Every state has a plan for what to do in the event of disaster, specifically, a “State Hazard Mitigation Plan,” but there’s no requirement that these plans take global warming into consideration. As a result, individual states vary wildly from one another in their levels of preparation for storms, flooding, heatwaves and other climate disasters. This map, from Matthew Babcock at Columbia University’s Center for Climate Change Law shows each state’s level of preparation for global warming-related hazards, and, in short, it’s bad news for Delaware, better news for California.

Global Warming, Climate Change, Extreme Weather, Matthew Babcock, State Hazard Mitigation Plan, FEMA, Natural Disaster, Climate DisasterLeonard Zhukovsky / Shutterstock.com

The states depicted in yellow (category 1) are those whose Hazard Mitigation Plans feature “No
discussion of climate change or inaccurate discussion of climate change.” Those in brown (category 4) have plans that include “thorough discussion of climate change impacts on hazards and climate adaptation actions.” These State Hazard Mitigation Plans are required by the Federal Emergency Management Agency in order for states to receive funding from the agency, and it is FEMA that does not require states to address global warming within their plans.

Of the states that are particularly unprepared for global warming related disaster, many are located within the center of the country—Kentucky, Montana, Nebraska and the like—regions that have so far experienced less by way of extreme weather events. Others such as Delaware, Mississippi and Alabama are somewhat more susceptible to extreme weather events such as superstorms and hurricanes, but are yet to consider the impact of climate change in their disaster preparation.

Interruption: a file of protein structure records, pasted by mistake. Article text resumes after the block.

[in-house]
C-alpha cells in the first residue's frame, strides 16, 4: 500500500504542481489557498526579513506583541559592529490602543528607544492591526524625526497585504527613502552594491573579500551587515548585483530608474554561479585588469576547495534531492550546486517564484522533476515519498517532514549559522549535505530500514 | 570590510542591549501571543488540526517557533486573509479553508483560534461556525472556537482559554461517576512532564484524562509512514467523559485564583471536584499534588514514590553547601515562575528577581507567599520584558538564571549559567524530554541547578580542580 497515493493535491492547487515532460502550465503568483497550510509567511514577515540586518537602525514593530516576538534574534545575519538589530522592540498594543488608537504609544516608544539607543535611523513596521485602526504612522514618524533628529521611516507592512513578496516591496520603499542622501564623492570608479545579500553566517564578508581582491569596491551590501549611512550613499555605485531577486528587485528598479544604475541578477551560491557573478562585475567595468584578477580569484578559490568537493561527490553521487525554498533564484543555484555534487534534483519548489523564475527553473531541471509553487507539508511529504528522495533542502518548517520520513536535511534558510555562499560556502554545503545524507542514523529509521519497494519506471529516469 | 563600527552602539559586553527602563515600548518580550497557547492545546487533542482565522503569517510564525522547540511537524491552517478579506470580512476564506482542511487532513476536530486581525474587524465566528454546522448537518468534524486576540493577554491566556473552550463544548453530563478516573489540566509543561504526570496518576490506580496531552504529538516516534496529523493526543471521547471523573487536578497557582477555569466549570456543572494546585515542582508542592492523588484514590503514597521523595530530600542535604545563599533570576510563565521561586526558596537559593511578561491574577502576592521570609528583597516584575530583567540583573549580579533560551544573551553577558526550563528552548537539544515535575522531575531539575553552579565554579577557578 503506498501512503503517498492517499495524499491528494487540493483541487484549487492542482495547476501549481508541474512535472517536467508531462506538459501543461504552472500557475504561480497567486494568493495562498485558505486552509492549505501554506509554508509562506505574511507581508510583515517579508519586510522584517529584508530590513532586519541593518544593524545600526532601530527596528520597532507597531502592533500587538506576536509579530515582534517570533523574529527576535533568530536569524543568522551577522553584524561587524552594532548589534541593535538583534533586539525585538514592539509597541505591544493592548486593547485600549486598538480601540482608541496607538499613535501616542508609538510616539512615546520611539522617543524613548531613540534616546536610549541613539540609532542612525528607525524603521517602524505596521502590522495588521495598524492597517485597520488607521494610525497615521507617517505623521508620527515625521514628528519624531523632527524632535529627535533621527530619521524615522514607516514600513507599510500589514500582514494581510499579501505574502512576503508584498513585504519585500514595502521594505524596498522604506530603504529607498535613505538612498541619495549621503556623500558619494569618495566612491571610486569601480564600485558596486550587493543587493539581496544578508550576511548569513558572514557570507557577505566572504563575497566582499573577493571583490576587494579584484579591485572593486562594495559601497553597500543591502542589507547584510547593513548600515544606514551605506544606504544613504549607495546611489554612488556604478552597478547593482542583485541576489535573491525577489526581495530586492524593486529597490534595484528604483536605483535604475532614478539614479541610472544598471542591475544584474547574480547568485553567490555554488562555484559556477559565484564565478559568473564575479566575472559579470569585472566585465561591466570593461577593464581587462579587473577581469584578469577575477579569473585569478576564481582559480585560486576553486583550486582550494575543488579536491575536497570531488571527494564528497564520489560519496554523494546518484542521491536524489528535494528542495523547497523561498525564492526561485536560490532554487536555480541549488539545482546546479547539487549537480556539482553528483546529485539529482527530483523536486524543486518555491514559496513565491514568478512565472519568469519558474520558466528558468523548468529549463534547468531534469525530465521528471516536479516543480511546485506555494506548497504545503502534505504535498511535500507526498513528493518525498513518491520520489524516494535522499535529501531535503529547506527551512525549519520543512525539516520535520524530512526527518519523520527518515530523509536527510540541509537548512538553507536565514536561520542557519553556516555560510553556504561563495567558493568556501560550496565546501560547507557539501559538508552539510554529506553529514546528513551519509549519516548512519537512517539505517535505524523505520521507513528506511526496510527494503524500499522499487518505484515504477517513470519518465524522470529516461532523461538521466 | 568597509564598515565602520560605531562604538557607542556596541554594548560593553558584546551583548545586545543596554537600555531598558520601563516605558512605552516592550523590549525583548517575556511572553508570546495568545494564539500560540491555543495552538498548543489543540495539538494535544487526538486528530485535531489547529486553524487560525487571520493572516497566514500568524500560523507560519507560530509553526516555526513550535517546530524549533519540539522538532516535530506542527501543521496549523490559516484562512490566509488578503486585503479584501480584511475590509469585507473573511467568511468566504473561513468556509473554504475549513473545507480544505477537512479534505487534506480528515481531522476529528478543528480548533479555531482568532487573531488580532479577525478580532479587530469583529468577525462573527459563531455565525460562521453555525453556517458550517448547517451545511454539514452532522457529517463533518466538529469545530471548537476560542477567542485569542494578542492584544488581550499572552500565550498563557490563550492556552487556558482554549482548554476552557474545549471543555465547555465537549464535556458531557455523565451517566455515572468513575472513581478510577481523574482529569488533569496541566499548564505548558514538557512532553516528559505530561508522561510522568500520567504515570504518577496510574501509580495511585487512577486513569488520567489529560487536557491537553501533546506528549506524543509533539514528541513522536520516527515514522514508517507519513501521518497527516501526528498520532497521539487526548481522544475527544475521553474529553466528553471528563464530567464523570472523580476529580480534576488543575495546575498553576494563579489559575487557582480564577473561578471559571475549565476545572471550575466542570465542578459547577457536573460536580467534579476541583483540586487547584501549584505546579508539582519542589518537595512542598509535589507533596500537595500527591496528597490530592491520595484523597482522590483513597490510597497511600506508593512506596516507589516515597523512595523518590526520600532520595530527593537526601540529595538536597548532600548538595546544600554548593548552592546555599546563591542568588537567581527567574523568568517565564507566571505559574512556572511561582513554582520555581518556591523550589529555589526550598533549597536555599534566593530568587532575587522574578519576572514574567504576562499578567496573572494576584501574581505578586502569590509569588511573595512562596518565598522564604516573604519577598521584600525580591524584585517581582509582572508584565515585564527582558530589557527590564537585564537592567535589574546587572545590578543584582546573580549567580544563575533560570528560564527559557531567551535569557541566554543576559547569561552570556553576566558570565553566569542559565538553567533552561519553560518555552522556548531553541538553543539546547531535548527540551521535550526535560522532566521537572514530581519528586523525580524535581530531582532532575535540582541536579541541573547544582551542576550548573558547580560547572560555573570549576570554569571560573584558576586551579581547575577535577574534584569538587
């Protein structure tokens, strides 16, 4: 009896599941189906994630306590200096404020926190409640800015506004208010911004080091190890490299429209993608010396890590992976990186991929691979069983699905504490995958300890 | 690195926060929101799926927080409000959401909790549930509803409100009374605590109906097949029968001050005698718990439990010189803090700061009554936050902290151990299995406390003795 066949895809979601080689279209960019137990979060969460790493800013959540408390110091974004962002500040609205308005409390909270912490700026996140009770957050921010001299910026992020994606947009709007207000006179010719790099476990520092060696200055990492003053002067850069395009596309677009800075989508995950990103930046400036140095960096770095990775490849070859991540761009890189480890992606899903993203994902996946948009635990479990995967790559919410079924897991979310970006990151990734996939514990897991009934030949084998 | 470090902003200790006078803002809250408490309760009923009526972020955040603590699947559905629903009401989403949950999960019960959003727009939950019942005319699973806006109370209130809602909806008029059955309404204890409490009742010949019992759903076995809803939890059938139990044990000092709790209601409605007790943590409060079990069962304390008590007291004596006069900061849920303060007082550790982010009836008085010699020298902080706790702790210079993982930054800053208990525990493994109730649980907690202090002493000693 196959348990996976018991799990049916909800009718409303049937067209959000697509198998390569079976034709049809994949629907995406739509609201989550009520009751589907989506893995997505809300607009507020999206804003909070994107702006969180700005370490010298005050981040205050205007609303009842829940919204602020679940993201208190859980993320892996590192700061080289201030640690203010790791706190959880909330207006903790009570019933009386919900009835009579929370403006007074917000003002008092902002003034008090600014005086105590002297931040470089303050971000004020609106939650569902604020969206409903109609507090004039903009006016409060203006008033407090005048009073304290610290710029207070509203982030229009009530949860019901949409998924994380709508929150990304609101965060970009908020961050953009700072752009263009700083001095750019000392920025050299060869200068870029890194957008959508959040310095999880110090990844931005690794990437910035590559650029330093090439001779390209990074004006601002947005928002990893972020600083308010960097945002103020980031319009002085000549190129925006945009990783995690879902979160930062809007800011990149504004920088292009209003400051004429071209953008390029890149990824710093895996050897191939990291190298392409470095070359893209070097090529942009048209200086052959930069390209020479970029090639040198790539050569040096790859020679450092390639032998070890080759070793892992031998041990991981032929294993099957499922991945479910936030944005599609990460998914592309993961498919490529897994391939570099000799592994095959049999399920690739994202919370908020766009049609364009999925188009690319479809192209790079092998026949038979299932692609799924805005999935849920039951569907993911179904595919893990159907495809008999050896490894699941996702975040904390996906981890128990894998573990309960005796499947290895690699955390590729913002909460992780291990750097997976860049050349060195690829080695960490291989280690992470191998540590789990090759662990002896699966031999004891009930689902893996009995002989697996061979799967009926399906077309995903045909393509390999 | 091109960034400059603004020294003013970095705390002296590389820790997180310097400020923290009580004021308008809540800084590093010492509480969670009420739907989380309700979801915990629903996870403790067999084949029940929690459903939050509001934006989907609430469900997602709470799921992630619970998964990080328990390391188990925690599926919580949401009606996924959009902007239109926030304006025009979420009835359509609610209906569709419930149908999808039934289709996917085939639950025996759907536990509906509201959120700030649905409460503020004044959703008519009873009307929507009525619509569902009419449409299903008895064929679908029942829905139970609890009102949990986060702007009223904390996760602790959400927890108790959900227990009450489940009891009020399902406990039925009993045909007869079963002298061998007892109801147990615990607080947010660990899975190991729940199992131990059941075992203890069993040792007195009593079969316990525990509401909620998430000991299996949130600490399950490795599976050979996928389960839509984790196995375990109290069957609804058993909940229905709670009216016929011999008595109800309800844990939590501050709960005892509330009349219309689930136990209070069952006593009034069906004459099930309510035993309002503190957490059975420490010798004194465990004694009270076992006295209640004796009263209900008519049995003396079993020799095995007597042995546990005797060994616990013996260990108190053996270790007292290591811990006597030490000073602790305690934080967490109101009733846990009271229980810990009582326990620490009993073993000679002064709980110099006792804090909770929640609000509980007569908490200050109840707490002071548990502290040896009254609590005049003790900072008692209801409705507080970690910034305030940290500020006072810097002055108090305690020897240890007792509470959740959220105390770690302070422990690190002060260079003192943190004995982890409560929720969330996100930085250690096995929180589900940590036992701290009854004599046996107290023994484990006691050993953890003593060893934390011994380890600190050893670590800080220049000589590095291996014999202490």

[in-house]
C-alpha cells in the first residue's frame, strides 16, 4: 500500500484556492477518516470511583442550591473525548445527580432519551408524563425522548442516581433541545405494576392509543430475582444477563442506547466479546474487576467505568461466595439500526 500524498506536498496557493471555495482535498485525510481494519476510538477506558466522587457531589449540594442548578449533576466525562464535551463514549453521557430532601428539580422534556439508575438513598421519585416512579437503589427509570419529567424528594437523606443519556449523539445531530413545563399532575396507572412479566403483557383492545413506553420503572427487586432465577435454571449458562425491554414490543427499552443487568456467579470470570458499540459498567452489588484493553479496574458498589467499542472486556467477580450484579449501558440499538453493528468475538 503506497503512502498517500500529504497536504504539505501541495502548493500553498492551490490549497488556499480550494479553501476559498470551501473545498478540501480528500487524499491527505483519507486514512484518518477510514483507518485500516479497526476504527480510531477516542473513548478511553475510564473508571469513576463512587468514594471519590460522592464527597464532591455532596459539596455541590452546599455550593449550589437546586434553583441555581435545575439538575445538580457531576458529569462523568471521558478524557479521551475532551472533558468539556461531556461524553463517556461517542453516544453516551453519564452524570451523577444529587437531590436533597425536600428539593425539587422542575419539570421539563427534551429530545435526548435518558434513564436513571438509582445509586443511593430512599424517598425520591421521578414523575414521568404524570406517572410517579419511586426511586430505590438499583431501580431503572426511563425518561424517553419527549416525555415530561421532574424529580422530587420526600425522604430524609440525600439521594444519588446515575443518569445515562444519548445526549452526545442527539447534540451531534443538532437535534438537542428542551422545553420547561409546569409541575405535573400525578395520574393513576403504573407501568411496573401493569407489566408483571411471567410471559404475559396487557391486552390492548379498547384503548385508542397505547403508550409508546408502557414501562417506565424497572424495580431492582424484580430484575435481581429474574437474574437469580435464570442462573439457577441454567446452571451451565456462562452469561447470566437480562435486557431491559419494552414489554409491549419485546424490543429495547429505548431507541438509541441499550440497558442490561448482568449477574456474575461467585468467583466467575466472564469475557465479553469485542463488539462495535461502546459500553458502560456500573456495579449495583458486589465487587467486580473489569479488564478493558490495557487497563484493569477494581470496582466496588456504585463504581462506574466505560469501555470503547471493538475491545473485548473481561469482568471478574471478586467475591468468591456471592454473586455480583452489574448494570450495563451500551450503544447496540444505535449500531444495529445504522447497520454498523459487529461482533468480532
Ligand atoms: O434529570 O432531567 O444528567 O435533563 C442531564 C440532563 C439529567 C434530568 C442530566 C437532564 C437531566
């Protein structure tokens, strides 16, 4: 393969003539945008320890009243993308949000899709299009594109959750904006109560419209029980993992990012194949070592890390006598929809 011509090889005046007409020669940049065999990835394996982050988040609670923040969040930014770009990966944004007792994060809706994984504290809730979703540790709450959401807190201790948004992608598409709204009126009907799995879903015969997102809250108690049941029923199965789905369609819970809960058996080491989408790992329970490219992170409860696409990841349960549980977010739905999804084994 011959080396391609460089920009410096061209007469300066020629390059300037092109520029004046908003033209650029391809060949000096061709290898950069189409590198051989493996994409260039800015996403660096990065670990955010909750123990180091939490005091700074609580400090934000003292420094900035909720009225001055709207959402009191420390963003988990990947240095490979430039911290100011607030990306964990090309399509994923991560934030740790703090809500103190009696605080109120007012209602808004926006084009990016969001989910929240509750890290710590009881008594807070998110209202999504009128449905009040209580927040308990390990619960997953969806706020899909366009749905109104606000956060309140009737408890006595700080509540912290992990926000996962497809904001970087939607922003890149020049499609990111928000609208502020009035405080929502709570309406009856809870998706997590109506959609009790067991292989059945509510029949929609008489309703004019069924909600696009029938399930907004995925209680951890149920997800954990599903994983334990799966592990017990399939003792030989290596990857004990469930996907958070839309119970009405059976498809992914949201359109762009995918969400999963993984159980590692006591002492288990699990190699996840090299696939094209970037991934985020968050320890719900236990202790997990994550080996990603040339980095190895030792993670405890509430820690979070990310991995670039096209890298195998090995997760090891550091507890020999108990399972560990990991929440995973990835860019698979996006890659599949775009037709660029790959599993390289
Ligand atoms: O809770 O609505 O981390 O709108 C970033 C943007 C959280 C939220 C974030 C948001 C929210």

This is not the norm, however. Many of the category 4 states are those coastal states which have experienced climate-related disaster—California, New York. Babcock explains: “It may be that sea level rise and increases in frequency and intensity of storms and related hazards are more immediately linked to the need for mitigation efforts or that mitigation officers are more aware of those threats than they are of drought and heat events.” As for the lack of preparation in other disaster-prone states, Babcock adds that “political attitudes no doubt also play a role in how climate change is perceived and addressed.”

But it is not that these category 1 and 2 states are not preparing for disaster, it is simply that they are failing to acknowledge the role of climate change in the frequency and severity of those disasters: “In general, despite being at risk from hazards related to climate change (as determined by the National Climate Assessment), and despite addressing several of those hazards in their SHMPs, these states rarely connected climate change with their discussion of these hazards. Based on this sample, it is unlikely that states are omitting a discussion of climate change because climate change will not affect the hazards they face.”

Read the full report here.

+ State Hazard Mitigation Plans and Climate Change: Rating the States [PDF]

Via Fast Co.Exist